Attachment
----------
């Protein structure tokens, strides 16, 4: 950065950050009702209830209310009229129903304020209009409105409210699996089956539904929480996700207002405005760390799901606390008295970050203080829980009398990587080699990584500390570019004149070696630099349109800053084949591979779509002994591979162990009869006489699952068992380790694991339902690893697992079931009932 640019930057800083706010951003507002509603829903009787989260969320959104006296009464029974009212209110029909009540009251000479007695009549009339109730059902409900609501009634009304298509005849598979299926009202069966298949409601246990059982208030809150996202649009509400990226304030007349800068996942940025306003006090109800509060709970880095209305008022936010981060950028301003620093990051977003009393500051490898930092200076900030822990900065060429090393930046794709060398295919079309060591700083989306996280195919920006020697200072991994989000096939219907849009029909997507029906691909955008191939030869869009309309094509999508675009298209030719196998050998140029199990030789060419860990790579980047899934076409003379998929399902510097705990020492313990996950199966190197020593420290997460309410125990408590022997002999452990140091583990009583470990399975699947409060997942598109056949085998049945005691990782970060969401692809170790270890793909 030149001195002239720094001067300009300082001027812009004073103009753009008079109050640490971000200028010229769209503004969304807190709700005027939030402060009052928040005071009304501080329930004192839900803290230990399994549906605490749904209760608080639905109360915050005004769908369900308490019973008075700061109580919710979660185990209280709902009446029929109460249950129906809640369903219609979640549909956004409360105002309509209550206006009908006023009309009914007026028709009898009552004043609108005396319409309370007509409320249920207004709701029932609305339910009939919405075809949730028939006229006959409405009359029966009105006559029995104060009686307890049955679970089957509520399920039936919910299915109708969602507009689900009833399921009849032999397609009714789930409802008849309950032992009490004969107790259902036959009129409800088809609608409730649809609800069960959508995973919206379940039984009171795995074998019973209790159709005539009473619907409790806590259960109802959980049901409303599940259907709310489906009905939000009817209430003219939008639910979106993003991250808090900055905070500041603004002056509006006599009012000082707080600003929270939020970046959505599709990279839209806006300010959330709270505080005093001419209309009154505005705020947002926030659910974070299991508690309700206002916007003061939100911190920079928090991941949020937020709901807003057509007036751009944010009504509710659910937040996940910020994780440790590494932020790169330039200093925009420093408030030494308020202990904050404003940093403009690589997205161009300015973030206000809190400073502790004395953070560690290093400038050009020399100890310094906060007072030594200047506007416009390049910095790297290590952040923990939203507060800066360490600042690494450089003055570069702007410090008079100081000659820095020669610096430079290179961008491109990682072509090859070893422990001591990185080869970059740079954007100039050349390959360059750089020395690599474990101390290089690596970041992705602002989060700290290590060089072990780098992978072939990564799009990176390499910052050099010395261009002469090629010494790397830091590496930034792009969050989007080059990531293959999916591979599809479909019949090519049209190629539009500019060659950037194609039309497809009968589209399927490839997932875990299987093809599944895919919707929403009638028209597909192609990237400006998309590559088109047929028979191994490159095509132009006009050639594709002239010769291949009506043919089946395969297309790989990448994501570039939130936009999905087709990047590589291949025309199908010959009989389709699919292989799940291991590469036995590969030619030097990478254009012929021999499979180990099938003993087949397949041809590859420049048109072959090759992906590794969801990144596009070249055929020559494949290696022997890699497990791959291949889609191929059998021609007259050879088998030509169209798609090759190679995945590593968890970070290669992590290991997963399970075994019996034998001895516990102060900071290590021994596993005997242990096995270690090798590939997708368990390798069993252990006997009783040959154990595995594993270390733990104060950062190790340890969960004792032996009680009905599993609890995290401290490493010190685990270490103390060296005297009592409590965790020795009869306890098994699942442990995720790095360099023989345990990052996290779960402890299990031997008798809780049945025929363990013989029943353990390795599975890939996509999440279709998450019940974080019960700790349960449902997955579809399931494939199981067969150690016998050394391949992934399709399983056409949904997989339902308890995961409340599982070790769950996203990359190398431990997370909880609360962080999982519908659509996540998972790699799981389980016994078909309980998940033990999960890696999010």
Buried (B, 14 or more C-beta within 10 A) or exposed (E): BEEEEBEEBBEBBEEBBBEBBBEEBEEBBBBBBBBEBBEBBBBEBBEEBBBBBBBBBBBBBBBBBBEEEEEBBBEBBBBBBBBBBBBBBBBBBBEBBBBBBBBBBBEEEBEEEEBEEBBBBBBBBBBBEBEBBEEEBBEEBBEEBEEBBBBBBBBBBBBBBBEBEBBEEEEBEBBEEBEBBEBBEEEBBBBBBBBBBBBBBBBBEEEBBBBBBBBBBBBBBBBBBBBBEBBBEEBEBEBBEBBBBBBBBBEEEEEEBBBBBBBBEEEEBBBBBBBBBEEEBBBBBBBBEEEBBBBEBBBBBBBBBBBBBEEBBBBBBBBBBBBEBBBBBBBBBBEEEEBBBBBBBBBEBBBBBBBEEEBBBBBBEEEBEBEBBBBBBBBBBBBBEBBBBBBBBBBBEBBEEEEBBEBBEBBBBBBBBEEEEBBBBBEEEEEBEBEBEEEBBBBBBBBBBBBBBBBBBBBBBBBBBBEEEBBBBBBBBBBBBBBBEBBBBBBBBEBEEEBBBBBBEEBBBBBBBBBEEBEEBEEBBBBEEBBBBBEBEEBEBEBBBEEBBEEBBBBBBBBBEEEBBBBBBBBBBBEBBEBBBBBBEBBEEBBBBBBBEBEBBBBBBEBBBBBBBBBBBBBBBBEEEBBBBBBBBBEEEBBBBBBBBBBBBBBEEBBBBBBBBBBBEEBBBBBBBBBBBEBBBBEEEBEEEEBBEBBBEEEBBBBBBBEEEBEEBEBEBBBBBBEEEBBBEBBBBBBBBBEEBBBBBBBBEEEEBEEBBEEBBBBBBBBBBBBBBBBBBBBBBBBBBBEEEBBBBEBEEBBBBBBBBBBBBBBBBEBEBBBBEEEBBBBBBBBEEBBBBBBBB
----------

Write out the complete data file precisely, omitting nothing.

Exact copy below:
């Protein structure tokens, strides 16, 4: 950065950050009702209830209310009229129903304020209009409105409210699996089956539904929480996700207002405005760390799901606390008295970050203080829980009398990587080699990584500390570019004149070696630099349109800053084949591979779509002994591979162990009869006489699952068992380790694991339902690893697992079931009932 640019930057800083706010951003507002509603829903009787989260969320959104006296009464029974009212209110029909009540009251000479007695009549009339109730059902409900609501009634009304298509005849598979299926009202069966298949409601246990059982208030809150996202649009509400990226304030007349800068996942940025306003006090109800509060709970880095209305008022936010981060950028301003620093990051977003009393500051490898930092200076900030822990900065060429090393930046794709060398295919079309060591700083989306996280195919920006020697200072991994989000096939219907849009029909997507029906691909955008191939030869869009309309094509999508675009298209030719196998050998140029199990030789060419860990790579980047899934076409003379998929399902510097705990020492313990996950199966190197020593420290997460309410125990408590022997002999452990140091583990009583470990399975699947409060997942598109056949085998049945005691990782970060969401692809170790270890793909 030149001195002239720094001067300009300082001027812009004073103009753009008079109050640490971000200028010229769209503004969304807190709700005027939030402060009052928040005071009304501080329930004192839900803290230990399994549906605490749904209760608080639905109360915050005004769908369900308490019973008075700061109580919710979660185990209280709902009446029929109460249950129906809640369903219609979640549909956004409360105002309509209550206006009908006023009309009914007026028709009898009552004043609108005396319409309370007509409320249920207004709701029932609305339910009939919405075809949730028939006229006959409405009359029966009105006559029995104060009686307890049955679970089957509520399920039936919910299915109708969602507009689900009833399921009849032999397609009714789930409802008849309950032992009490004969107790259902036959009129409800088809609608409730649809609800069960959508995973919206379940039984009171795995074998019973209790159709005539009473619907409790806590259960109802959980049901409303599940259907709310489906009905939000009817209430003219939008639910979106993003991250808090900055905070500041603004002056509006006599009012000082707080600003929270939020970046959505599709990279839209806006300010959330709270505080005093001419209309009154505005705020947002926030659910974070299991508690309700206002916007003061939100911190920079928090991941949020937020709901807003057509007036751009944010009504509710659910937040996940910020994780440790590494932020790169330039200093925009420093408030030494308020202990904050404003940093403009690589997205161009300015973030206000809190400073502790004395953070560690290093400038050009020399100890310094906060007072030594200047506007416009390049910095790297290590952040923990939203507060800066360490600042690494450089003055570069702007410090008079100081000659820095020669610096430079290179961008491109990682072509090859070893422990001591990185080869970059740079954007100039050349390959360059750089020395690599474990101390290089690596970041992705602002989060700290290590060089072990780098992978072939990564799009990176390499910052050099010395261009002469090629010494790397830091590496930034792009969050989007080059990531293959999916591979599809479909019949090519049209190629539009500019060659950037194609039309497809009968589209399927490839997932875990299987093809599944895919919707929403009638028209597909192609990237400006998309590559088109047929028979191994490159095509132009006009050639594709002239010769291949009506043919089946395969297309790989990448994501570039939130936009999905087709990047590589291949025309199908010959009989389709699919292989799940291991590469036995590969030619030097990478254009012929021999499979180990099938003993087949397949041809590859420049048109072959090759992906590794969801990144596009070249055929020559494949290696022997890699497990791959291949889609191929059998021609007259050879088998030509169209798609090759190679995945590593968890970070290669992590290991997963399970075994019996034998001895516990102060900071290590021994596993005997242990096995270690090798590939997708368990390798069993252990006997009783040959154990595995594993270390733990104060950062190790340890969960004792032996009680009905599993609890995290401290490493010190685990270490103390060296005297009592409590965790020795009869306890098994699942442990995720790095360099023989345990990052996290779960402890299990031997008798809780049945025929363990013989029943353990390795599975890939996509999440279709998450019940974080019960700790349960449902997955579809399931494939199981067969150690016998050394391949992934399709399983056409949904997989339902308890995961409340599982070790769950996203990359190398431990997370909880609360962080999982519908659509996540998972790699799981389980016994078909309980998940033990999960890696999010």
Buried (B, 14 or more C-beta within 10 A) or exposed (E): BEEEEBEEBBEBBEEBBBEBBBEEBEEBBBBBBBBEBBEBBBBEBBEEBBBBBBBBBBBBBBBBBBEEEEEBBBEBBBBBBBBBBBBBBBBBBBEBBBBBBBBBBBEEEBEEEEBEEBBBBBBBBBBBEBEBBEEEBBEEBBEEBEEBBBBBBBBBBBBBBBEBEBBEEEEBEBBEEBEBBEBBEEEBBBBBBBBBBBBBBBBBEEEBBBBBBBBBBBBBBBBBBBBBEBBBEEBEBEBBEBBBBBBBBBEEEEEEBBBBBBBBEEEEBBBBBBBBBEEEBBBBBBBBEEEBBBBEBBBBBBBBBBBBBEEBBBBBBBBBBBBEBBBBBBBBBBEEEEBBBBBBBBBEBBBBBBBEEEBBBBBBEEEBEBEBBBBBBBBBBBBBEBBBBBBBBBBBEBBEEEEBBEBBEBBBBBBBBEEEEBBBBBEEEEEBEBEBEEEBBBBBBBBBBBBBBBBBBBBBBBBBBBEEEBBBBBBBBBBBBBBBEBBBBBBBBEBEEEBBBBBBEEBBBBBBBBBEEBEEBEEBBBBEEBBBBBEBEEBEBEBBBEEBBEEBBBBBBBBBEEEBBBBBBBBBBBEBBEBBBBBBEBBEEBBBBBBBEBEBBBBBBEBBBBBBBBBBBBBBBBEEEBBBBBBBBBEEEBBBBBBBBBBBBBBEEBBBBBBBBBBBEEBBBBBBBBBBBEBBBBEEEBEEEEBBEBBBEEEBBBBBBBEEEBEEBEBEBBBBBBEEEBBBEBBBBBBBBBEEBBBBBBBBEEEEBEEBBEEBBBBBBBBBBBBBBBBBBBBBBBBBBBEEEBBBBEBEEBBBBBBBBBBBBBBBBEBEBBBBEEEBBBBBBBBEEBBBBBBBB